2016 looks to be a profitable year for gold investors. The price per ounce of the precious metal rose about 20% (in USD) since January. That’s not too bad for a safe asset like gold, while bondholders and savers around the world suffer from low to negative interest rates (and, in the case of Romania, outrageous retail-banking fees).
Gold demand surged 21% in the first quarter of 2016 – driven by central banks and huge inflows to exchange traded funds – which is the fastest pace on record, according to a report from the World Gold Council released this week.
It’s a fairly safe bet, that interest rates will remain low/negative for quite some time to come. In combination with the slowdown in USD appreciation and reduced forecasts for global growth, this is an ideal environment for a further rise in gold from the current price of 1’275 USD towards 1’400 USD per ounce by year end.
So let’s have a look, where the biggest pots of gold are stored:
Here are the top 10 countries in the world with the largest gold reserves:
India currently holds 557,7 tonnes of gold, representing 6.8% of its foreign reserves. As a side note, India is the second-largest importer and buyer of gold.
The Dutch have 612,5 tonnes of the precious metal, accounting for a whopping 54.1% of its foreign reserves. De Nederlandsche Bank (DNB, The Dutch Bank) recently repatriated 120 tonnes of gold shipped to Amsterdam from New York. The goal is to keep 31% of its reserves at the central bank vaults in Amsterdam, versus the current 11%.
Japan’s has gold reserves of 765,2 tonnes, a number unchanged since 2001.
Banking may be big in Switzerland, but gold is also important. The country currently has 1’040 tonnes of gold, accounting for 7.5% of its foreign reserves.
Russia is currently also very active in gold. Reserves soared first from 532 to 936 tonnes, recently passed the 1000-tonnes-mark and are now at 1’460 tonnes. Why the sudden love for gold? Some see it as a sign the country is reducing its dependence on the USD and the EUR. Others see it as Russia fortifying its foreign reserves in the face of economic sanctions and a recession.
From 2008 to 2009, China’s central bank increased its gold reserves 75% to 1’054 tonnes. China has not updated its bullion reserves since then. As the world’s largest producer of gold, suffice it to say, China has been quietly adding to its reserves. According to the World Gold Council, chinese gold reserves are currently at 1’798 tonnes.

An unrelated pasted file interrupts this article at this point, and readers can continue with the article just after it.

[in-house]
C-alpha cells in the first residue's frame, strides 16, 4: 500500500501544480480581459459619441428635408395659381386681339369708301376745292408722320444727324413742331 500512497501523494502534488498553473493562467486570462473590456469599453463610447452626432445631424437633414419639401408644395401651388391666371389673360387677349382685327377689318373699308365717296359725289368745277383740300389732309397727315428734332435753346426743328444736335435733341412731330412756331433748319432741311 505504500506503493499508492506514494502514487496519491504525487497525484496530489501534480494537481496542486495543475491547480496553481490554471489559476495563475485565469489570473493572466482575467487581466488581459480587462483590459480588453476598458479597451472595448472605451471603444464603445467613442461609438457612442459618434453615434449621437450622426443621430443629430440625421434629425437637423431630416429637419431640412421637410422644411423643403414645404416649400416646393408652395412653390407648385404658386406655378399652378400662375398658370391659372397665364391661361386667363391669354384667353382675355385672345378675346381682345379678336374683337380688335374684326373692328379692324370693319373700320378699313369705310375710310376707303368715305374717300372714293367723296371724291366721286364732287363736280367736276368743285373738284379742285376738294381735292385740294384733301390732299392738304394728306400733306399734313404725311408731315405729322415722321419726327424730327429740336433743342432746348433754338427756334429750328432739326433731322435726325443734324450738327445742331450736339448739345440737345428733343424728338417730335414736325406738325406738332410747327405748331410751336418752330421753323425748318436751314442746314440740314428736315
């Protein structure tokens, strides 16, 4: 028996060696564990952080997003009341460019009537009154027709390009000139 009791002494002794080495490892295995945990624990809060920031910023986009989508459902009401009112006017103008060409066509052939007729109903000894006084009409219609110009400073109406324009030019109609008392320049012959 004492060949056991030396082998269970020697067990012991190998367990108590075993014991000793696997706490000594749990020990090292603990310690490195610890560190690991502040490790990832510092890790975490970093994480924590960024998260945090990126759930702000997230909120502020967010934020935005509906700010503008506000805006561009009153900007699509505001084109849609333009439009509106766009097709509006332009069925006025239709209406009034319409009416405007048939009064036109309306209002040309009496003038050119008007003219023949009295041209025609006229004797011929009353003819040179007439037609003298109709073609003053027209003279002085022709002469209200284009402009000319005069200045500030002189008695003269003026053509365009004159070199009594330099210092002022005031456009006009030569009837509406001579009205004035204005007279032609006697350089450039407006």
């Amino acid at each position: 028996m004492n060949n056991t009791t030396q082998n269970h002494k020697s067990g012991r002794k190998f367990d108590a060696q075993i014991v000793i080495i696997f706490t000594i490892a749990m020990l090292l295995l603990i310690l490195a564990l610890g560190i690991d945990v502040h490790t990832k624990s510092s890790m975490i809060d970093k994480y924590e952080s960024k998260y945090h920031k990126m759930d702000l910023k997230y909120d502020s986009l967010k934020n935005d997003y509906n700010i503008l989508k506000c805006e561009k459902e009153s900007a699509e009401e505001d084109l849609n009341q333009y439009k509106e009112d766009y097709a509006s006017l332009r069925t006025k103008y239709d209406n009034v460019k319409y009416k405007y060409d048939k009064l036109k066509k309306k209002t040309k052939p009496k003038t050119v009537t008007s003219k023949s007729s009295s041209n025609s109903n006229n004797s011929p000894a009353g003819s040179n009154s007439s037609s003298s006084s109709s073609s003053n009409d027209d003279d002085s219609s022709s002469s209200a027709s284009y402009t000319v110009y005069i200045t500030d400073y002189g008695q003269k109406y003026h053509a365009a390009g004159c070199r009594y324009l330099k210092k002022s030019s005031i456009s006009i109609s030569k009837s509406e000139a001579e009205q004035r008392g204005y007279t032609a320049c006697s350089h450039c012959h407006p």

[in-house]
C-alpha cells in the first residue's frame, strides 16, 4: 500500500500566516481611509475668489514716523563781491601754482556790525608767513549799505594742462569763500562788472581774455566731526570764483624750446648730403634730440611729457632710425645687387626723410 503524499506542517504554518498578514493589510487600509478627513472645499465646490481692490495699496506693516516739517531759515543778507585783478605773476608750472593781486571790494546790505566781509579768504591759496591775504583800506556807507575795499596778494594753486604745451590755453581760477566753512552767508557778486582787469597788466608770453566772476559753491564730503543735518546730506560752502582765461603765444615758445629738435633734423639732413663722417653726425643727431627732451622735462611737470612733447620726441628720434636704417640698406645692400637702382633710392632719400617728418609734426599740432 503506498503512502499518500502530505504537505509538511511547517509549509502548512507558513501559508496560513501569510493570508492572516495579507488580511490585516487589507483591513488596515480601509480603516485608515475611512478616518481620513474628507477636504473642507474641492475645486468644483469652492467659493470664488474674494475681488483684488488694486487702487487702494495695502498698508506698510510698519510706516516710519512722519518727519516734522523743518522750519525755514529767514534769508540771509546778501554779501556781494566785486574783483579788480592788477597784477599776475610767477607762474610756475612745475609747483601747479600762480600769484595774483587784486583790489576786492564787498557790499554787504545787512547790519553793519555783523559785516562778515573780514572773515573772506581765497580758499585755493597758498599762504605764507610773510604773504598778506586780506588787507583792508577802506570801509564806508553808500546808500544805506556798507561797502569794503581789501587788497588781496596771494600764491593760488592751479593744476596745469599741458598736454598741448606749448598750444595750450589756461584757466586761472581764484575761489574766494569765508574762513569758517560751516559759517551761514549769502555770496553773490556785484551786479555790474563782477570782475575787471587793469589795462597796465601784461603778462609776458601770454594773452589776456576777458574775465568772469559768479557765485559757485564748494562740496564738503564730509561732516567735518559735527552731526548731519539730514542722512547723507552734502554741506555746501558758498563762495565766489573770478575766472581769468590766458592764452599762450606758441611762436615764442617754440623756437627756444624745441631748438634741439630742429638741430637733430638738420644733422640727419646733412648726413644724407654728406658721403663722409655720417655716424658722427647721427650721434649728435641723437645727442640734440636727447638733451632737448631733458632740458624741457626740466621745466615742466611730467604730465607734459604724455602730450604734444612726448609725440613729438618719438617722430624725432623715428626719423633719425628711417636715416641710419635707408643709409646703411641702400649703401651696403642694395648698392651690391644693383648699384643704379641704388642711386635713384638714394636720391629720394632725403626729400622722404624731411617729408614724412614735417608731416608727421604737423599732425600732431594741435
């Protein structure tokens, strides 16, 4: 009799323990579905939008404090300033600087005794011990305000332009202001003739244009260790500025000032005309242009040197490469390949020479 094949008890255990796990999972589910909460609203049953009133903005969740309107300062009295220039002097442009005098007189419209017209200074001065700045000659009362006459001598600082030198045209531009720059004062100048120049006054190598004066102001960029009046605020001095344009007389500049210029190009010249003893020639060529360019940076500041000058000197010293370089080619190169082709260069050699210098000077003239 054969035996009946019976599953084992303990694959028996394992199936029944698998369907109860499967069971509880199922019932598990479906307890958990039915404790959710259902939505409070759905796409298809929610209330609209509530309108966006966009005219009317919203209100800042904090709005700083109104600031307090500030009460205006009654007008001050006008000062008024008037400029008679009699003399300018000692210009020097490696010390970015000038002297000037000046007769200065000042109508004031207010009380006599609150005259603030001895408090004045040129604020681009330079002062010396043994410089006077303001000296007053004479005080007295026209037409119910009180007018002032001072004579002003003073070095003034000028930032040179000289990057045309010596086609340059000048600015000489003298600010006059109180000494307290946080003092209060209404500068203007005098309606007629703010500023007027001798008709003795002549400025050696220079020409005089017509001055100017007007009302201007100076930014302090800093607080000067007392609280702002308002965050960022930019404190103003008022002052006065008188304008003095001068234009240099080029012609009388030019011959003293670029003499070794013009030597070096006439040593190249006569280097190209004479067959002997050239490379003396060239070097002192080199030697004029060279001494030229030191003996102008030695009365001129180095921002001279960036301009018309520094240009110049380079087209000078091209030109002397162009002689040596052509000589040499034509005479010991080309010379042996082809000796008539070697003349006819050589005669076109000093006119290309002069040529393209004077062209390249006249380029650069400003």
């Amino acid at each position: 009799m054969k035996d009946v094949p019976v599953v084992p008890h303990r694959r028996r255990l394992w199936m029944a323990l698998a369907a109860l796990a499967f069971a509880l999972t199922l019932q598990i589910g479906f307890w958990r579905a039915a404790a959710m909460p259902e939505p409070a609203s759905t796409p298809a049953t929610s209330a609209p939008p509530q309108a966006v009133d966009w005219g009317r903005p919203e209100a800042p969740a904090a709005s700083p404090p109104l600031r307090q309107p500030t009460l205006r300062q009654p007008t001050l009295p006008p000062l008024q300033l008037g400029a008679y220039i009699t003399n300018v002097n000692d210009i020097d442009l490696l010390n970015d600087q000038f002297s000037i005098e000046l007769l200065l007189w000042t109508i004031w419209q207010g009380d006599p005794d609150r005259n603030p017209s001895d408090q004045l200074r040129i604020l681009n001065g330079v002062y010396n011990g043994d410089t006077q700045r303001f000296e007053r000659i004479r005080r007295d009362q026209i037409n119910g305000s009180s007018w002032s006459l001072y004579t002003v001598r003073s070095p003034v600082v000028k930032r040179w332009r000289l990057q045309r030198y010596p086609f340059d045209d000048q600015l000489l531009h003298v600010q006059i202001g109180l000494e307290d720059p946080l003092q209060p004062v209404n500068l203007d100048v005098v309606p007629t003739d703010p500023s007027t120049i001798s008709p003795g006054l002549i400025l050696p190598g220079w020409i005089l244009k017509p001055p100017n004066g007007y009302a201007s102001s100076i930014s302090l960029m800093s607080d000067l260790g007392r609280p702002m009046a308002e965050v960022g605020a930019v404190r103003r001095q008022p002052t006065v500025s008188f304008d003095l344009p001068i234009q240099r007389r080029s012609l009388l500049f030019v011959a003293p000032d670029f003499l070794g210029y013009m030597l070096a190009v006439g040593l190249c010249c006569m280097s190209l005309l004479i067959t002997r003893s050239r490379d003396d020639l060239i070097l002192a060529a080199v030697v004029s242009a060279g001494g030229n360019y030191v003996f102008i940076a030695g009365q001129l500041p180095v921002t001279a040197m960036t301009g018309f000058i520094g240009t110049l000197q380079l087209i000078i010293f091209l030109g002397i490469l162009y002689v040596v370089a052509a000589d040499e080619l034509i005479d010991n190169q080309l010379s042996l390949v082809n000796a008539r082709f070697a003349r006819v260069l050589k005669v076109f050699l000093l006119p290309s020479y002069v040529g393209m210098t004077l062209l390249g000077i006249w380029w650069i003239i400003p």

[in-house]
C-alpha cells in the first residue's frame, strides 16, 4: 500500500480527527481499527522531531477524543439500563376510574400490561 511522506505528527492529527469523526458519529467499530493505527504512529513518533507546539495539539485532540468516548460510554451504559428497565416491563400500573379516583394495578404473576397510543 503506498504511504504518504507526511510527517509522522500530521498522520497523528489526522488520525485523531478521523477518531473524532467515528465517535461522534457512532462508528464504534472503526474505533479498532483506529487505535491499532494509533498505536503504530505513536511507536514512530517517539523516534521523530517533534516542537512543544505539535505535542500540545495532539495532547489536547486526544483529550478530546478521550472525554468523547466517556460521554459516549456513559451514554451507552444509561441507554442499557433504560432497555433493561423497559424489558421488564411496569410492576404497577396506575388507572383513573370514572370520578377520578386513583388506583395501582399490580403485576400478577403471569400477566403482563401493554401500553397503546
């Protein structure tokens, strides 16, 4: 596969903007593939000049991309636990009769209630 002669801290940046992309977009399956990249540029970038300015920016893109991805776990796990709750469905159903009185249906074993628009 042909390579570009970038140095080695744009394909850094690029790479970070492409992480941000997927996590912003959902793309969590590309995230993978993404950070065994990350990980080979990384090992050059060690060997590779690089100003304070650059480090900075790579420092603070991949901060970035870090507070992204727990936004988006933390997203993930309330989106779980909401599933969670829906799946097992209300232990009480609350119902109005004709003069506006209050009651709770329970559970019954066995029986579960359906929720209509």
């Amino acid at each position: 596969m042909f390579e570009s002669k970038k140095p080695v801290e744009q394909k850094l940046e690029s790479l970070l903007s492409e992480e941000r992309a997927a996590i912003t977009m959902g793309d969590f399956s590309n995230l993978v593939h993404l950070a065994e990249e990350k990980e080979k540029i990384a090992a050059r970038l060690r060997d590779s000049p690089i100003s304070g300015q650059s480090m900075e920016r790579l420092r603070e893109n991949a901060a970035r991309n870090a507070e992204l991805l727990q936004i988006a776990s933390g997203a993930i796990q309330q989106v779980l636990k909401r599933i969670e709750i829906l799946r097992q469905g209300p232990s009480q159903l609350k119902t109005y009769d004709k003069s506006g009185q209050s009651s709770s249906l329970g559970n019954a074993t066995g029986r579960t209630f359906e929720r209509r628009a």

France currently holds 2’435,4 tonnes of gold, representing about 65.3% of its total foreign reserves. France has been pretty quiet on the gold front – neither buying nor selling gold since before 2010.
At 2’451,8 tonnes (65.9% of foreign reserves), Italy might have the third-largest holding of gold reserves, but they haven’t been that aggressive with adding to their haul. Italy’s central bank hasn’t added to its reserves since well before the new millennium.
The largest economy in the eurozone is the second-largest hoarder of gold bullion. The country currently has 3’384,2 tonnes of gold, which accounts for 67% of total foreign reserves. Germany only keeps 31% of its gold at home. The rest is being held by the Federal Reserve in New York (45%), London (13%), and Paris (11%).
- United States
The world’s largest economy currently holds 8’133,5 tonnes of gold, representing approximately 72% of its foreign reserves. Interestingly, U.S. gold reserves have been pegged at 8’133,5 tonnes since the first quarter of 2005.
In case you’re wondering..
- Romania ranks 35th with gold reserves of 103,7 tonnes or 10,4% of foreign reserves.
- Other institutions than central banks, for instance the International Monetary Fund (2814 tonnes), have their own substantial gold reserves.
- The biggest decrease in gold reserves in the last month was observed in Venezuela. The hard hit country (see this week’s post: ‘On The Brink Of Collapse’) was forced to sell 88 tonnes – almost a quarter of its total gold reserves – to obtain credit-lines or hard currency to finance much needed imports simply to survive.
A final note: As it is with country-rankings: The total value figures show only one side of the coin. To compare countries, it’s often useful to take the size resp the population into account.
This ‘per capita’ approach would lead to a table with ‘gold reserves per person’ in a country. As an example: The ‘population-factor’ between China (1’400 million) and Switzerland (8 million) is 175. With Switzerland’s gold reserves of 1040 tonnes, China should have over 180’000 tonnes to match Switzerland’s gold reserve per capita. Not very likely any time soon, especially given the fact, that all the gold ever mined in human history is just about 180’000 tonnes.
Due to its high density, 1 ton of gold equals a cube of no more than 37 cm on each side. Therefore, all the gold thats ever been mined, would create a cube not bigger than a medium sized house of about 21 meters on each side.
The gold investments pyramid
Ways to invest in gold